Veeam Basics – Configuring A Scale-Out Backup Repository

I’ve been doing some integration testing with Pure Storage and Veeam in the lab recently, and thought I’d write an article on configuring a scale-out backup repository (SOBR). To learn more about SOBR configurations, you can read the Veeam documentation here. This post from Rick Vanover also covers the what and the why of SOBR. In this example, I’m using a couple of FlashBlade-based NFS repositories that I’ve configured as per these instructions. Each NFS repository is mounted on a separate Linux virtual machine. I’m using a Windows-based Veeam Backup & Replication server running version 9.5 Update 4.

 

Process

Start by going to Backup Infrastructure -> Scale-out Repositories and click on Add Scale-out Repository.

Give it a name, maybe something snappy like “Scale-out Backup Repository 1”?

Click on Add to add the backup repositories.

When you click on Add, you’ll have the option to select the backup repositories you want to use. You can select them all, but for the purpose of this exercise, we won’t.

In this example, Backup Repository 1 and 2 are the NFS locations I configured previously. Select those two and click on OK.

You’ll now see the repositories listed as Extents.

Click on Advanced to check the advanced setttings are what you expect them to be. Click on OK.

Click Next to continue. You’ll see the following message.

You then choose the placement policy. It’s strongly recommended that you stick with Data locality as the placement policy.

You can also pick object storage to use as a Capacity Tier.

You’ll also have an option to configure the age of the files to be moved, and when they can be moved. And you might want to encrypt the data uploaded to your object storage environment, depending on where that object storage lives.

Once you’re happy, click on Apply. You’ll be presented with a summary of the configuration (and hopefully there won’t be any errors).

 

Thoughts

The SOBR feature, in my opinion, is pretty cool. I particularly like the ability to put extents in maintenance mode. And the option to use object storage as a capacity tier is a very useful feature. You get some granular control in terms of where you put your backup data, and what kind of performance you can throw at the environment. And as you can see, it’s not overly difficult to configure the environment. There are a few things to keep on mind though. Make sure your extents are stored on resilient hardware. If you keep your backup sets together with the data locality option, you’l be a sad panda if that extent goes bye bye. And the same goes for the performance option. You’ll also need Enterprise or Enterprise Plus editions of Veeam Backup & Replication for this feature to work. And you can’t use this feature for these types of jobs:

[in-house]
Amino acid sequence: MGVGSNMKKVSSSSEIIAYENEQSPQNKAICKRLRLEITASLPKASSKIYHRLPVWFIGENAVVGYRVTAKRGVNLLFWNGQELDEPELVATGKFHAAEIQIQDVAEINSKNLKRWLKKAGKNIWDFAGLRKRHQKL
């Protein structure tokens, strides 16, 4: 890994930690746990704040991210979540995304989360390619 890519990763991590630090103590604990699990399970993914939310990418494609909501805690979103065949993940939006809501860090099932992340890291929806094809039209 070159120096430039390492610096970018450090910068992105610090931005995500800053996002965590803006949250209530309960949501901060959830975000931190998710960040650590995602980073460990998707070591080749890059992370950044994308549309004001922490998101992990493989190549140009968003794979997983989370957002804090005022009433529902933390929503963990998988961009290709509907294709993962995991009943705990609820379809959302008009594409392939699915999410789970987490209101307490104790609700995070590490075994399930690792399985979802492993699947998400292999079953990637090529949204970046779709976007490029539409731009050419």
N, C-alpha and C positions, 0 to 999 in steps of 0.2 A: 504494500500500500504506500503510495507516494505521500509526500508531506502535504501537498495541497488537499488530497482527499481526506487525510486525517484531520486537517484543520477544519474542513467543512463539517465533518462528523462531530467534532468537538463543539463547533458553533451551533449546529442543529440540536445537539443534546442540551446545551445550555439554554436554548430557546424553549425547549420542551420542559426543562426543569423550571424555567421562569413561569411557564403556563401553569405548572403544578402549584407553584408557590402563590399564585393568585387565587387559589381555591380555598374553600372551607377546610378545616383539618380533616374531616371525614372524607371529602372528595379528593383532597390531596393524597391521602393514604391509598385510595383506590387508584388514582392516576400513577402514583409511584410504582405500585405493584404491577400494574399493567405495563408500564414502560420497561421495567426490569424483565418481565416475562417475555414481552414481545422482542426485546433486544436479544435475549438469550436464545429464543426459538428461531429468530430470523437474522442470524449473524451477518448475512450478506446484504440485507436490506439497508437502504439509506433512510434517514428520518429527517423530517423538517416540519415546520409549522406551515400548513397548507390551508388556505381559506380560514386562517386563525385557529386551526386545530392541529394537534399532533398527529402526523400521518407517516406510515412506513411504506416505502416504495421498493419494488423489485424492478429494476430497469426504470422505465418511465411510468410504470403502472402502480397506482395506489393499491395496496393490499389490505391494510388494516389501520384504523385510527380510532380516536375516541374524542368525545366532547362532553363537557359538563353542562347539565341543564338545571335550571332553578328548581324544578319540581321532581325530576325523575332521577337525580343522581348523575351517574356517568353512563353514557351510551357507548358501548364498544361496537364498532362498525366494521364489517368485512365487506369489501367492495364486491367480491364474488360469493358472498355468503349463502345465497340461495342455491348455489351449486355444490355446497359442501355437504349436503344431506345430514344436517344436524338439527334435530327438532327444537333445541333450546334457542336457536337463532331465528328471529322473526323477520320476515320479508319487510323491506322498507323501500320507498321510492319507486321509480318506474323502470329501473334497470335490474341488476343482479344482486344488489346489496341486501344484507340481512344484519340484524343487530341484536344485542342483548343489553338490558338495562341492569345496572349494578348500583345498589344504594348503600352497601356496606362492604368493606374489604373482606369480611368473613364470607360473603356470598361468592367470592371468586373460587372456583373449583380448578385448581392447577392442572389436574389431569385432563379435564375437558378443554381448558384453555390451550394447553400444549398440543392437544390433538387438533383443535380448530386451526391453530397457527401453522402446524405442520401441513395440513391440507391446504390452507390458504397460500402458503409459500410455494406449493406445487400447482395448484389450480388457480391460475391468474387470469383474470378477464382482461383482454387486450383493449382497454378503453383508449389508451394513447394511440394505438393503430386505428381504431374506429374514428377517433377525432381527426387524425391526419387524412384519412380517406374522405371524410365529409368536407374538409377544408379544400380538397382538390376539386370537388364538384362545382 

• Configuration backup job;
  • Replication jobs (including replica seeding);
  • VM copy jobs; and
  • Veeam Agent backup jobs created by Veeam Agent for Microsoft Windows 1.5 or earlier and Veeam Agent for Linux 1.0 Update 1 or earlier.

There are any number of reasons why a scale-out backup repository can be a handy feature to use in your data protection environment. I’ve had the misfortune in the past of working with products that were difficult to manage from a data mobility perspective. Too many times I’ve been stuck going through all kinds of mental gymnastics working out how to migrate data sets from one storage platform to the next. With this it’s a simple matter of a few clicks and you’re on your way with a new bucket. The tiering to object feature is also useful, particularly if you need to keep backup sets around for compliance reasons. There’s no need to spend money on these living on performance disk if you can comfortably have them sitting on capacity storage after a period of time. And if you can control this movement through a policy-driven approach, then that’s even better. If you’re new to Veeam, it’s worth checking out a feature like this, particularly if you’re struggling with media migration challenges in your current environment. And if you’re an existing Enterprise or Enterprise Plus customer, this might be something you can take advantage of.

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